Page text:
When you register your trademark, you’re telling the world, “this is me!” and people will come to recognize you as an authoritative brand. It sets you apart from your competitors and establishes you as a trusted source in the minds of consumers.

Should you ever be sued for trademark infringement, you’ll have the USPTO and their records behind you to prove you’re registered and that you’ve done the necessary due diligence in order to become registered. If you ever find yourself in a position where you need to send a cease and desist letter to someone for trademark infringement (or if it goes further than just a letter), you’ll be in a strong position to take them on legally.

3. The consequences of not filing for a trademark are… not fun

There are some pretty brutal examples of trademark infringement out there. In a case between Louis Vuitton (the luxury designer brand) and Louis Vuiton Dak (a South Korean chicken restaurant), the latter was sued by the former over use of their eerily similar name and logo. In the end, the court ruled in favor of Louis Vuitton, and the fried chicken restaurant was fined $14.5 million.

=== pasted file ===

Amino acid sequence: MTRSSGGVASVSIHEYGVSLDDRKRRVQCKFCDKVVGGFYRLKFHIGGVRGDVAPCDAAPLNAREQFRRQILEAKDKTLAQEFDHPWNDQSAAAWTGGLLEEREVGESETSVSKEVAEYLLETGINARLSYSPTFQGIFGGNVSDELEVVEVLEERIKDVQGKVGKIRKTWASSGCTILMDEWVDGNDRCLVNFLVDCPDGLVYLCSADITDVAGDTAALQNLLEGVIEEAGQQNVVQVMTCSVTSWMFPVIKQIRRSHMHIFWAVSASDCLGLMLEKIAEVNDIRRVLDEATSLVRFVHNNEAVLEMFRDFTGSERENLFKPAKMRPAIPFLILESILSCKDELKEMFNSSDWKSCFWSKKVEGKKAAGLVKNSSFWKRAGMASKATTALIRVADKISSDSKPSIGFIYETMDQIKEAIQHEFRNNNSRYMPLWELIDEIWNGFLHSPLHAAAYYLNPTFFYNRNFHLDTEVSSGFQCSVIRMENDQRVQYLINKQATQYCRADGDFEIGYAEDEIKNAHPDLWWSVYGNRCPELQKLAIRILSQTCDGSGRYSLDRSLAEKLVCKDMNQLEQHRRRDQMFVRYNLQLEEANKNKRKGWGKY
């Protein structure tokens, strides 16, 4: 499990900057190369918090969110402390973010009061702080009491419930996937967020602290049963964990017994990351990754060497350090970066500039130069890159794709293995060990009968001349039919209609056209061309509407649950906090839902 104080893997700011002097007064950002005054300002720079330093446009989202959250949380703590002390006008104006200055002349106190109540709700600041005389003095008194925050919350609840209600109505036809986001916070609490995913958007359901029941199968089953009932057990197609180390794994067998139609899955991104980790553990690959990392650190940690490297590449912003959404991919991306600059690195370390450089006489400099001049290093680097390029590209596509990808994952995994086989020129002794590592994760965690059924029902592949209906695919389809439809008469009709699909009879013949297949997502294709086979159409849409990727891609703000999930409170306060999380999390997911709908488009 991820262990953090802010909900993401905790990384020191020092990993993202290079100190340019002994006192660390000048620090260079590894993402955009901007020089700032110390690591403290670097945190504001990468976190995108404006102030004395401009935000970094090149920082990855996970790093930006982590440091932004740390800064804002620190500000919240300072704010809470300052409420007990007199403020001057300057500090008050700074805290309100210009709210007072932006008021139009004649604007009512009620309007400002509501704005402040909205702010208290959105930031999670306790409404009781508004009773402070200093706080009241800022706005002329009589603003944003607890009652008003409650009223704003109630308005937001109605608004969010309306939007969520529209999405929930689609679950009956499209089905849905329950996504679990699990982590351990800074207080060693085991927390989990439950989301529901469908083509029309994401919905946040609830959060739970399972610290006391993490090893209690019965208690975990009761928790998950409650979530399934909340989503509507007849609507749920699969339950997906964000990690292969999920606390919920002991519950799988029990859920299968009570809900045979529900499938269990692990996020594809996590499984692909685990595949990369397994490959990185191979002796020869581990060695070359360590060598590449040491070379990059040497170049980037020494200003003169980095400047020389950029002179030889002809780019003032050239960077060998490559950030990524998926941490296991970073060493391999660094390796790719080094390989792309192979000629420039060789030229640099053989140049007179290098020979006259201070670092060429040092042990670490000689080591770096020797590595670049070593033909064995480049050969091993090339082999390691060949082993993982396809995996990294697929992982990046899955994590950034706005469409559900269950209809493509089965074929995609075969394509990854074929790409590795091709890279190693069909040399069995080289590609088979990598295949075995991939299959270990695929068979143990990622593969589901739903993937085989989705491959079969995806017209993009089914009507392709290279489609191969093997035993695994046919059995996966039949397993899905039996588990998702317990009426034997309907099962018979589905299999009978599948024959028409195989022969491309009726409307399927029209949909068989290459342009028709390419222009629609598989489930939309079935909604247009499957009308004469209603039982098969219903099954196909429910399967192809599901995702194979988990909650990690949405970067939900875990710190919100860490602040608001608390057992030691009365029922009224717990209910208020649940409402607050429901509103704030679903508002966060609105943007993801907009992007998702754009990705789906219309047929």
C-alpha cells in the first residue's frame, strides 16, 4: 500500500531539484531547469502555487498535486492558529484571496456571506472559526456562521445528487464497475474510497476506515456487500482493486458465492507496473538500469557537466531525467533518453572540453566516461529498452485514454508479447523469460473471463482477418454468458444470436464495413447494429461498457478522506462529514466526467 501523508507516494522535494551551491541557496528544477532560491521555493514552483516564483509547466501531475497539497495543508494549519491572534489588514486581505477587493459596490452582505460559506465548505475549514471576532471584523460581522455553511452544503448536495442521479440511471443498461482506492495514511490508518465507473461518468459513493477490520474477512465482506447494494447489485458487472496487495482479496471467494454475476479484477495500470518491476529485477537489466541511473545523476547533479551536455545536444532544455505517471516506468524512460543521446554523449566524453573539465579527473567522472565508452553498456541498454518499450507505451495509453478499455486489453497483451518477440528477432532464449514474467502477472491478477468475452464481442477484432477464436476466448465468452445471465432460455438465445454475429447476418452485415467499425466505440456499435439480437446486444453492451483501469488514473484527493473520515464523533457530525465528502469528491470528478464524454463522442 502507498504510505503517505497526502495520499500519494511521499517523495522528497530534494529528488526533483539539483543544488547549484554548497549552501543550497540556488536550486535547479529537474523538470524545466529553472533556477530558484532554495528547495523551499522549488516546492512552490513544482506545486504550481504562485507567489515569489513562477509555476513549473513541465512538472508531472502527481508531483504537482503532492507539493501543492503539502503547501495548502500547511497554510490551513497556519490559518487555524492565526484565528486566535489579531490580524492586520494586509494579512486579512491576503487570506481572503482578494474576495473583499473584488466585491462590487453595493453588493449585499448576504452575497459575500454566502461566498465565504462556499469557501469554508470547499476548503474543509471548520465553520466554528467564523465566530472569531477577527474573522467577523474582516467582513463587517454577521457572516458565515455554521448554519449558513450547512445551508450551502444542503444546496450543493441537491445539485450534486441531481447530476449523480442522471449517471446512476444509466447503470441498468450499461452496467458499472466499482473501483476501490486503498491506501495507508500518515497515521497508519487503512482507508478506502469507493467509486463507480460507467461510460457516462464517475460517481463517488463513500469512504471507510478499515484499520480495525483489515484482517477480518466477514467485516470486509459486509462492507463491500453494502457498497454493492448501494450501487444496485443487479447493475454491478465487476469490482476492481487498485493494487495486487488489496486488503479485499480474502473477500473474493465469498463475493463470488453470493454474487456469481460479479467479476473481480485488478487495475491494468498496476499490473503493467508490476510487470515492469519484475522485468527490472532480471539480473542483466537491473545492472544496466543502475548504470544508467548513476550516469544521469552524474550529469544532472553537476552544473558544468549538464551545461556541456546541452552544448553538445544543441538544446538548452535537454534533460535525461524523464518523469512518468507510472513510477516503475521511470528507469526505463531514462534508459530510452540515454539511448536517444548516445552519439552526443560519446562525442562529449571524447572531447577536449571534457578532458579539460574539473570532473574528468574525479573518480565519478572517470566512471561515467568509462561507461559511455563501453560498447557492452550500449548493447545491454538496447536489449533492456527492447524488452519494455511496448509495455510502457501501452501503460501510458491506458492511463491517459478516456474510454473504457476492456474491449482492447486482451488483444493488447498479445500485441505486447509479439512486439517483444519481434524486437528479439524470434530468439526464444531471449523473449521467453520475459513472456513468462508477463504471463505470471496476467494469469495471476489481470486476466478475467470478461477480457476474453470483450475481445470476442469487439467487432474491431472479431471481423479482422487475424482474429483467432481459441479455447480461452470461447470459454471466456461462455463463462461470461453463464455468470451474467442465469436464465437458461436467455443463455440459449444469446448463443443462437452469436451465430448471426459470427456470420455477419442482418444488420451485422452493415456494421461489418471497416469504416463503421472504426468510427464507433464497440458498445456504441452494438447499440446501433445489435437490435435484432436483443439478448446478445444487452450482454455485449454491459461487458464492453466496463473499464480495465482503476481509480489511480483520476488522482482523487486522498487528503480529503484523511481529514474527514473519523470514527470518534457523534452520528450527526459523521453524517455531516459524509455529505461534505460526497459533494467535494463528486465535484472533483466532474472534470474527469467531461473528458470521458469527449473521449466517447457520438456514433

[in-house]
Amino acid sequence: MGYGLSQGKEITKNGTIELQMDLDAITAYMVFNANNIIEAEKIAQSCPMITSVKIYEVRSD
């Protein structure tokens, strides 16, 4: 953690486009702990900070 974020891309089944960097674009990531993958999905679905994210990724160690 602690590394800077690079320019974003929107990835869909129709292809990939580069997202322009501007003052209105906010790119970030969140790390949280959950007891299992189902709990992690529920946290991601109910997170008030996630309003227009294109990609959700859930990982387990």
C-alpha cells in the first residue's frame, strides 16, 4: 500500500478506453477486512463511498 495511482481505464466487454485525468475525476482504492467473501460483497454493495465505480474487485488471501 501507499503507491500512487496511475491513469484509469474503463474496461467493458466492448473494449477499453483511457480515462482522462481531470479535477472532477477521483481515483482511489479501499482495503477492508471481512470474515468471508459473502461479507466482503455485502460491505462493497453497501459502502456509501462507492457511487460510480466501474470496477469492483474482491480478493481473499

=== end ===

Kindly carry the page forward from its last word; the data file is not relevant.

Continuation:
If the restaurant’s proprietors had filed for a trademark, they would have found out quite quickly that their chosen mark would not have been approved, as it would have been too similar to the brand Louis Vuitton. The easy and simple act of filing for a trademark could have saved them $14.5 million.

Now, imagine you’re a small business owner (maybe you are). You didn’t register your trademark, but you’ve been using that mark for about a year. You receive a cease and desist letter in the mail from a company requesting you to stop using that mark or else face legal action. Now all of the work you’ve put into your brand: late night hours, difficult decisions, brainstorming, creating… they’re all for nothing, because you have to completely rebrand. That would be a horrific tragedy. 

For small business owners and solopreneurs especially, registering your trademarks is one of the smartest steps you can take to protect yourself and your business. Most often, small businesses don’t have legal departments that can easily take care of legal issues like trademark infringement. It will just be the business owner (just like you!) that would have to handle not only the stress of day-to-day business tasks but the burden of a legal battle. To save yourself time, money, and headaches down the road, I truly recommend registering any mark you intend on using with the USPTO.